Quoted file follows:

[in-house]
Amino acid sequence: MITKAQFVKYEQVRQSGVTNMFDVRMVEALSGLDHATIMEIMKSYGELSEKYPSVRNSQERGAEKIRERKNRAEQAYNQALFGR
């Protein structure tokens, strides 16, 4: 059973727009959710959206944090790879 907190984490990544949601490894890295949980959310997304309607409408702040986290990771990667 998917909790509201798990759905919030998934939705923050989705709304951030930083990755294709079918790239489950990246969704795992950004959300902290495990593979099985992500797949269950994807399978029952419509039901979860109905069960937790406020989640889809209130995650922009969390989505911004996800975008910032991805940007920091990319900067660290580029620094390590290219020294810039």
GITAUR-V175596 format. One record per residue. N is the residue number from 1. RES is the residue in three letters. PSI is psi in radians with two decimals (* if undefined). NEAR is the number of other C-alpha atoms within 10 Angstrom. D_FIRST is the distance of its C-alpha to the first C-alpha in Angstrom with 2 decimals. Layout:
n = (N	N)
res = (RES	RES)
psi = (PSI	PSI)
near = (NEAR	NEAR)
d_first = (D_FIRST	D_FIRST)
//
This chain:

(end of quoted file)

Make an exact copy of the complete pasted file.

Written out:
[in-house]
Amino acid sequence: MITKAQFVKYEQVRQSGVTNMFDVRMVEALSGLDHATIMEIMKSYGELSEKYPSVRNSQERGAEKIRERKNRAEQAYNQALFGR
């Protein structure tokens, strides 16, 4: 059973727009959710959206944090790879 907190984490990544949601490894890295949980959310997304309607409408702040986290990771990667 998917909790509201798990759905919030998934939705923050989705709304951030930083990755294709079918790239489950990246969704795992950004959300902290495990593979099985992500797949269950994807399978029952419509039901979860109905069960937790406020989640889809209130995650922009969390989505911004996800975008910032991805940007920091990319900067660290580029620094390590290219020294810039």
GITAUR-V175596 format. One record per residue. N is the residue number from 1. RES is the residue in three letters. PSI is psi in radians with two decimals (* if undefined). NEAR is the number of other C-alpha atoms within 10 Angstrom. D_FIRST is the distance of its C-alpha to the first C-alpha in Angstrom with 2 decimals. Layout:
n = (N	N)
res = (RES	RES)
psi = (PSI	PSI)
near = (NEAR	NEAR)
d_first = (D_FIRST	D_FIRST)
//
This chain: